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Hip Hop Star on the Rise

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Editor’s Note: The following story was written by a student in the Urban Youth International Journalism Program in partnership with Paul Robeson High School in Chicago’s Englewood neighborhood.

Kamau Armstrong, a student at Robeson High School, wants to be a hip-hop star so that he can make money for his family.

“I want to help if one of my family members doesn’t have a house, car or can’t afford the bills. I can pay for my family to get what they want,” said Kamau. “If I live with my mom, I can take good care of her. My family will have what they need.”

Kamau likes to rap about girls, money school and family. He learned how to rap by himself. He use to hear his cousin rap and decided he would try to rap himself, but he use to mess up on his raps often. Now he raps very well.

Kamau always raps at his grandmother Mattie Butler’s house. She has a studio for her grandchildren and her nephews to rap in. The studio has a Macintosh computer with a little radio and microphone. Also, it has a video cameras as well as cameras. Kamau raps in the studio and put the tracks and videos on YouTube and Facebook.

He recorded a CD. Some of the songs on his CD are “Everything Gucci,” “Copanana,” and “Take a Photo.” The name of Kamau’s CD is “TrackSlayer.” Kamau Armstrong is working toward being a new name and face in the world of hip hop!

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The Many Talents of Tony Erwin

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Editor’s Note: The following story was written by a student in the Urban Youth International Journalism Program in partnership with Paul Robeson High School in Chicago’s Englewood neighborhood.

Tony Erwin, a student at Paul Robeson High School, has several talents, including dancing, singing and rapping.

“I enjoy singing to get the attention of females, so they acknowledge me,” Tony says. When Tony sings, he talks about young women so that they will be interested in getting to know him. Even though Tony enjoys singing, he likes to show off his other talents, which makes him popular among his friends. He knows how to dance and likes dancing at parties or when playing around with his friends.

“I would rather rap because I enjoy rapping more than singing,” Tony said. He feels that he can express his emotions and feelings about things more clearly though his raps. Tony likes to rap about money, violence, drugs and women. “When I rap, I can talk about anything that goes on in my life and what I see in the area where I live,” expressed Tony.

 

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Chicagoans Will Fish, Contamination or Not

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Editor’s Note: The following story was written by a student in our Eco Youth Reporters program, conducted in conjunction with award-winning journalist Kari Lydersen, Michigan State University’s Knight Center for Environmental Journalism, and Imagine Englewood If, a youth services organization based in that South Side neighborhood. The Eco Youth Reporters program is generously funded by the McCormick Foundation:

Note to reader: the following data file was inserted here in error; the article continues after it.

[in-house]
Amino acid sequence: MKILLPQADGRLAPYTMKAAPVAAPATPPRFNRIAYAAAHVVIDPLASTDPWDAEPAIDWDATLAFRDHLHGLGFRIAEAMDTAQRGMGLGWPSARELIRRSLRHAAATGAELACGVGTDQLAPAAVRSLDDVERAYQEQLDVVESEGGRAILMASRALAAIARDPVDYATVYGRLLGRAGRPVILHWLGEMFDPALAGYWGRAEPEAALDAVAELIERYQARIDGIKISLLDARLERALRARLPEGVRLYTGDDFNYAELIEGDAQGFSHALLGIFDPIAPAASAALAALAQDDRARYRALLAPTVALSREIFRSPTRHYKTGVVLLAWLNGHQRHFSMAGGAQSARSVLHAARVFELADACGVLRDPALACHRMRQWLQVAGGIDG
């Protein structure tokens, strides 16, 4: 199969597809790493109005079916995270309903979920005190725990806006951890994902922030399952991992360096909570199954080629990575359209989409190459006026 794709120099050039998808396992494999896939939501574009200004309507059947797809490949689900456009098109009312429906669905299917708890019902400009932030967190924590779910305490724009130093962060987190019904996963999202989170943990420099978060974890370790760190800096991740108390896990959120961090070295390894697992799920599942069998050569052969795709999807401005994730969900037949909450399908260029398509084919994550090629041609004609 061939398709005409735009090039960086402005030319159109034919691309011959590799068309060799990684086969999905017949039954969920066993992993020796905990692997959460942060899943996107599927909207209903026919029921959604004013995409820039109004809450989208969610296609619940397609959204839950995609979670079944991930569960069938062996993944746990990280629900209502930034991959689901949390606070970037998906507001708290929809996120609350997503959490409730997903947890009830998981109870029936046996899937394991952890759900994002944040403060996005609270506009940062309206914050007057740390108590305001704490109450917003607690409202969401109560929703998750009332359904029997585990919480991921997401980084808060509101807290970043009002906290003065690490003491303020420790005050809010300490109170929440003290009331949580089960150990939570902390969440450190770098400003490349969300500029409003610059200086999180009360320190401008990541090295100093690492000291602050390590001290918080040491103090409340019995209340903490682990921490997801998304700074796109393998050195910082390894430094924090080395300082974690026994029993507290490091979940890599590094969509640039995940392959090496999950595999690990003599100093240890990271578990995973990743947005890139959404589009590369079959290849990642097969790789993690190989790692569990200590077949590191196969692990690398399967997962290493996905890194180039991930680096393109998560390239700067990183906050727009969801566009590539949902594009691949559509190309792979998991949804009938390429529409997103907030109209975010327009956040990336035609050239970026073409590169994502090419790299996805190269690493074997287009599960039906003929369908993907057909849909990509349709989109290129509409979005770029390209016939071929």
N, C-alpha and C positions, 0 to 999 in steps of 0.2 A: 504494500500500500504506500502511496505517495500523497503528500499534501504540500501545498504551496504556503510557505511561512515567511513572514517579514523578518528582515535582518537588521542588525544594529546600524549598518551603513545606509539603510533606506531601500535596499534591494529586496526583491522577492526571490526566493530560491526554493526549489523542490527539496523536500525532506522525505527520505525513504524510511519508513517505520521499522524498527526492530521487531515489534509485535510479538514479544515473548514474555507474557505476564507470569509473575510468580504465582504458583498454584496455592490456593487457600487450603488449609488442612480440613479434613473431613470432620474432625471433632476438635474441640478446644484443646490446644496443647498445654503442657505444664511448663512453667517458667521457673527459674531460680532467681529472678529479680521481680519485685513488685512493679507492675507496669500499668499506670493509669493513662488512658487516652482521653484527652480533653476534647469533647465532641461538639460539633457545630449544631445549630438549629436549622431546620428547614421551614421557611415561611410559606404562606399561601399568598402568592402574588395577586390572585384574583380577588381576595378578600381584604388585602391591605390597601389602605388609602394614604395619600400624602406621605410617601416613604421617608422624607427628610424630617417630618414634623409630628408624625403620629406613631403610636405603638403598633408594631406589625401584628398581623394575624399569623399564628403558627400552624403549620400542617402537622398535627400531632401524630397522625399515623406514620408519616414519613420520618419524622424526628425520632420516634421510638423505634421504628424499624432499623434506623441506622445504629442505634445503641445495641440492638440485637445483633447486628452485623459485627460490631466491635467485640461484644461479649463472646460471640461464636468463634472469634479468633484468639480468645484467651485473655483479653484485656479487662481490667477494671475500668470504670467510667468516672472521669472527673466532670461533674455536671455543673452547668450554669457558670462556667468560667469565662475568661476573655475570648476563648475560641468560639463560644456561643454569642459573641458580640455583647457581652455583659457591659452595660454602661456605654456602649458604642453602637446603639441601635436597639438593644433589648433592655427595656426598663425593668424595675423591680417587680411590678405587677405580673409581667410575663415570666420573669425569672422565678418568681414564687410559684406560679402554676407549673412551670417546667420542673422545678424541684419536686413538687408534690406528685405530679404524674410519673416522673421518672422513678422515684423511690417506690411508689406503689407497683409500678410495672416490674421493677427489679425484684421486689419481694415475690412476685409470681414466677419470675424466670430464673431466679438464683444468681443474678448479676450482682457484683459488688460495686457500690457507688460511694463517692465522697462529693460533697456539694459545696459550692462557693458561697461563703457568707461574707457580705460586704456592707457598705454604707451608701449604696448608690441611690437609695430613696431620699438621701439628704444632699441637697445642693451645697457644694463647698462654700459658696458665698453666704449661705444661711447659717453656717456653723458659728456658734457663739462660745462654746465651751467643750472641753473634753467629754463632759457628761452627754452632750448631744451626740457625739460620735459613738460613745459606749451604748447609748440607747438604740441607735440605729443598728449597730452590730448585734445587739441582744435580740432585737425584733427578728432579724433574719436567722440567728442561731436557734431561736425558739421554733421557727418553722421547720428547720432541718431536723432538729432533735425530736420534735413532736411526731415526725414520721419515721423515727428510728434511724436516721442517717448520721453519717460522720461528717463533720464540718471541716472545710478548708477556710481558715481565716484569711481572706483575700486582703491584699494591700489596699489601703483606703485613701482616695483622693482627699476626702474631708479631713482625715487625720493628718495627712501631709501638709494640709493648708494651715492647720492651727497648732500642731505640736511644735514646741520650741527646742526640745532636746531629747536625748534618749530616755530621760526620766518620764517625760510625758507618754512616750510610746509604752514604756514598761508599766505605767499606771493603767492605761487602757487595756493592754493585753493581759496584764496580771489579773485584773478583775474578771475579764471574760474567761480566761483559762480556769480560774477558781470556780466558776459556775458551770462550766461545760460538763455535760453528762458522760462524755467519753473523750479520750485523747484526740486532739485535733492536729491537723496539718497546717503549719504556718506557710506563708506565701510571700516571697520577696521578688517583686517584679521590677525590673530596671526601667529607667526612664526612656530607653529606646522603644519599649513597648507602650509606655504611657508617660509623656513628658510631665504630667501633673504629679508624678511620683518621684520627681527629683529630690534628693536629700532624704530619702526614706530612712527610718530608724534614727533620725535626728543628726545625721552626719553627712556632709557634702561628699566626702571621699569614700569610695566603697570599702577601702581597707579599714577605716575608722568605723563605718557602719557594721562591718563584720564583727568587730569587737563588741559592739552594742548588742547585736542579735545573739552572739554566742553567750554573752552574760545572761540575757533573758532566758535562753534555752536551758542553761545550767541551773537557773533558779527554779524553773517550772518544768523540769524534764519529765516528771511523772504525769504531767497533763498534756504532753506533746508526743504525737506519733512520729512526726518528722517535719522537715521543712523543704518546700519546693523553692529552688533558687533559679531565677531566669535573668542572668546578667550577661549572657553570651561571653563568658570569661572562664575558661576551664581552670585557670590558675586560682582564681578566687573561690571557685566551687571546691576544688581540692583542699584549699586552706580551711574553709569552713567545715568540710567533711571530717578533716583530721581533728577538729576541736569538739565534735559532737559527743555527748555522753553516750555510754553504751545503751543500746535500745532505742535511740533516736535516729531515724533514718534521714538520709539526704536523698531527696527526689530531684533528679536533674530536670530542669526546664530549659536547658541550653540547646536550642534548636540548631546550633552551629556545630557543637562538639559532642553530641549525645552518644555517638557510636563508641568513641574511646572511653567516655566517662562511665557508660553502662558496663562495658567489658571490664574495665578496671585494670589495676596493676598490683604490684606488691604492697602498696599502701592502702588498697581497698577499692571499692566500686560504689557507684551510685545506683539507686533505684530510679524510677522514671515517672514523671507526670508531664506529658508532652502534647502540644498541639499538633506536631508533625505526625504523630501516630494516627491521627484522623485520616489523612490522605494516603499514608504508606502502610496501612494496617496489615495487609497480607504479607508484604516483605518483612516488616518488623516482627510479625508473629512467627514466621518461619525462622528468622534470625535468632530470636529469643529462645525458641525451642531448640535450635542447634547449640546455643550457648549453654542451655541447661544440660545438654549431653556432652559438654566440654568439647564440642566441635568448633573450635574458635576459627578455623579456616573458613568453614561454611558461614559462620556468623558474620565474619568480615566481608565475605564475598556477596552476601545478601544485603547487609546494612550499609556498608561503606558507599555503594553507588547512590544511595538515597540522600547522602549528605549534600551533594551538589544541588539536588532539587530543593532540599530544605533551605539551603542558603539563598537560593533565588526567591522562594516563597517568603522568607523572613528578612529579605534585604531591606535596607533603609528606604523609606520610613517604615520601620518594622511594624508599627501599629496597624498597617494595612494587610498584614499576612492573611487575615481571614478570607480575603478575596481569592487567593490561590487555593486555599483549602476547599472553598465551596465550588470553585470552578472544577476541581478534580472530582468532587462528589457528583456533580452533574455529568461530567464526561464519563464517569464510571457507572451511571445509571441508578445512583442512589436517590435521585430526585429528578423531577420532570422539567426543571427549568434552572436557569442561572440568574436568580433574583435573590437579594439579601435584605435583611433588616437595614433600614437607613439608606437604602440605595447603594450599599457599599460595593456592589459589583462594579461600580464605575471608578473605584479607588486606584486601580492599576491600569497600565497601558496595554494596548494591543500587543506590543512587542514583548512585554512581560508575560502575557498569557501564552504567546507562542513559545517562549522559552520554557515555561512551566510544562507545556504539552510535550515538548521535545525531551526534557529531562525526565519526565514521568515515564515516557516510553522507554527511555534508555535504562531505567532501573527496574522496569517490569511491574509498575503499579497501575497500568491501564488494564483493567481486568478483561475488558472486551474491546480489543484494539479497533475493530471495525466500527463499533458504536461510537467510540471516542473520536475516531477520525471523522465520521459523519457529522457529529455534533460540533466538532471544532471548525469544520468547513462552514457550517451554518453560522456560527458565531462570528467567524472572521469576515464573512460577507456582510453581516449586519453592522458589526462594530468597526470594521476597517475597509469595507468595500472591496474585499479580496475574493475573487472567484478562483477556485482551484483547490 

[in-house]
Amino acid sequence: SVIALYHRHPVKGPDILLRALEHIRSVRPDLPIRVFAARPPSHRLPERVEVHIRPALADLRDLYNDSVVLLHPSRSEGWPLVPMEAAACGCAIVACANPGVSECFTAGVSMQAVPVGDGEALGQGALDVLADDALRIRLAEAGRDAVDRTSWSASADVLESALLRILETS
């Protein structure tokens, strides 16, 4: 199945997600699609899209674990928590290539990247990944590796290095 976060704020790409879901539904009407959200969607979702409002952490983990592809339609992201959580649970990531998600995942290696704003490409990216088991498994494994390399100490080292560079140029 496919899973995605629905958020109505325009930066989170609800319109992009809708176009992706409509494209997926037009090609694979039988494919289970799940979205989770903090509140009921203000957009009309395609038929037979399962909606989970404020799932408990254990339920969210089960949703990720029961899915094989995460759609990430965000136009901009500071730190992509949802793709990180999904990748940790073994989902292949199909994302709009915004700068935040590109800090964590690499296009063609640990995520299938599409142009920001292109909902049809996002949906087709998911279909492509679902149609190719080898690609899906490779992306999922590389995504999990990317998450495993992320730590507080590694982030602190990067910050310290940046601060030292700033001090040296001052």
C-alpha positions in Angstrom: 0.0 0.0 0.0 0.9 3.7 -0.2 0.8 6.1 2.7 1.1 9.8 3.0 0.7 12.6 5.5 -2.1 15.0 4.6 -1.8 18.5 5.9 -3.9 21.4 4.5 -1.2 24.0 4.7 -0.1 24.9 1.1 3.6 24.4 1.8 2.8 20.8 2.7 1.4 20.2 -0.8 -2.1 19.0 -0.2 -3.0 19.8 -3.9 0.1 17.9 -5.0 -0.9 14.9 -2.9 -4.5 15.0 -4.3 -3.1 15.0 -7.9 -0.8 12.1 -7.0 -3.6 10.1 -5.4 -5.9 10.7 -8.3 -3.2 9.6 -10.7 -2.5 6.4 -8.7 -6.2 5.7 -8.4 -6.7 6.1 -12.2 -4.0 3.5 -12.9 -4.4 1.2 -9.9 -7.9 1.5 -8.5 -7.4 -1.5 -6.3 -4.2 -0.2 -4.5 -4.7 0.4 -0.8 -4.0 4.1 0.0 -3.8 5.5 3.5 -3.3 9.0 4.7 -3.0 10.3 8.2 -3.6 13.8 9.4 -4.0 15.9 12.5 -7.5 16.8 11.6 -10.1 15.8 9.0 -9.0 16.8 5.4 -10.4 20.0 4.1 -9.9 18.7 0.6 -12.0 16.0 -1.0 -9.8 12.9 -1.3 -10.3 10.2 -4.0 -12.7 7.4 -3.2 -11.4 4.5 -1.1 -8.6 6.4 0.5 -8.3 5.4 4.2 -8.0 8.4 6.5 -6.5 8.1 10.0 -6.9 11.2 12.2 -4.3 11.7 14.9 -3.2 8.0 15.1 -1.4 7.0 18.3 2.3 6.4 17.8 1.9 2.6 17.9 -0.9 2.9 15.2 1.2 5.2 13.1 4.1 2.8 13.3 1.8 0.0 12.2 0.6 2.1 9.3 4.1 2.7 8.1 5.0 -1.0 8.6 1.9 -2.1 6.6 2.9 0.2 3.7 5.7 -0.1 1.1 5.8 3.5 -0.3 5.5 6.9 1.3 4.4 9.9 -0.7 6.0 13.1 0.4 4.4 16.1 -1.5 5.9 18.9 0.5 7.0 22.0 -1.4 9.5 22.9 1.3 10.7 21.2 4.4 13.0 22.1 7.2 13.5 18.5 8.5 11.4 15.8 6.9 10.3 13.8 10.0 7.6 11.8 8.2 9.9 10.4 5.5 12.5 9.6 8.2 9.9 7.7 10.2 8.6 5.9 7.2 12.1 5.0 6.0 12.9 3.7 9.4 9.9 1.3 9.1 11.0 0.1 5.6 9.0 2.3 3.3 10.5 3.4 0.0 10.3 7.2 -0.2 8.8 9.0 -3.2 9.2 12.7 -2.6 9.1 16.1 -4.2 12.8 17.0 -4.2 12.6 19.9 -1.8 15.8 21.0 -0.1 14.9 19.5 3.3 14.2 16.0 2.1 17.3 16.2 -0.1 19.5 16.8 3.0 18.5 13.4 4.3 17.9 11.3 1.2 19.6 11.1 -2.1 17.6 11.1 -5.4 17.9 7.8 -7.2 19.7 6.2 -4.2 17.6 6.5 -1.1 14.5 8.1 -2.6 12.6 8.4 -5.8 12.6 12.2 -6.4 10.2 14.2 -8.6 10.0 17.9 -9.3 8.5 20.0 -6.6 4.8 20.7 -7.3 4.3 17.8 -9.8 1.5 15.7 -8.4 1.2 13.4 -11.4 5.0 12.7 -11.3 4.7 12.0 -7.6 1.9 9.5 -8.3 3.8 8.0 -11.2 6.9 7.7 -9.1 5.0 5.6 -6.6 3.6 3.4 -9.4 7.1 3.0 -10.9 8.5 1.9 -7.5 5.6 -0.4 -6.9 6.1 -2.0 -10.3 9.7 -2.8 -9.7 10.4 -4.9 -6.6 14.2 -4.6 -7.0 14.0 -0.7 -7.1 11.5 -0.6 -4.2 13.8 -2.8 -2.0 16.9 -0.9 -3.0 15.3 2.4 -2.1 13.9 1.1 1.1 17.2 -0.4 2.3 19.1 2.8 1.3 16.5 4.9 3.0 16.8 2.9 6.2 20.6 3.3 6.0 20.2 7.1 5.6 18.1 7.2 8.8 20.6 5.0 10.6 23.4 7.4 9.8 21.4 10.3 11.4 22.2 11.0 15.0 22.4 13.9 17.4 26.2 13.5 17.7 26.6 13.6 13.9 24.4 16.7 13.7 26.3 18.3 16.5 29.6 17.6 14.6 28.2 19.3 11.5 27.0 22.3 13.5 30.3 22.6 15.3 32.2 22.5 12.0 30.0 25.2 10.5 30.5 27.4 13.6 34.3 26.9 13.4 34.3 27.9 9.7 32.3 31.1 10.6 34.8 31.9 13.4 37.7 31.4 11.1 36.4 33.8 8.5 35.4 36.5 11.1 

Contaminated fish, sediment and water can be dangerous to one’s health but that doesn’t keep hungry Chicagoans away from the water at Canal Park and the Canal Port River Walk on Ashland Avenue south of Cermak Avenue in the Pilsen neighborhood.

In years past, factories and slaughterhouses used to dump waste in the Chicago River and the canals which connect to it. That contaminated the water and the fish. Pilsen’s coal plant, Fisk, contributes contamination to the water also. It releases lead, mercury, and other contaminants into the air which fall into the river.

Since President Richard Nixon signed the Clean Water Act and Clean Air Act in the early 1970s, factories can’t dump waste right into the river and there are limits on what plants and factories can emit into the air. But there is still a strong possibility of water contamination in the Chicago River because the City of Chicago discharges its sewage into the river, about 1.2 billion gallons every day. The sewage and other industrial waste is only partially treated. Starting in 2014, it will be disinfected to kill viruses and bacteria but right now, that is not done. In 2011, the national group American Rivers named the Chicago River one of the country’s 10 Most Endangered Rivers.

And yet people still fish there. We visited the area where the Chicago River meets the Chicago Sanitary and Ship Canal at Canal Park on a muggy afternoon in early August. Near a grove of huge trees, I met Scott, a 34-year-old man who asked his last name not be used and who regularly fishes in the shallow, calm water flowing through this spot. I asked him some questions about river contamination and previous factory dumps.

“I’m not for sure if it’s contaminated but I love coming here for the scenery and I love fishing,” said Scott.

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Inside the Teachers Strike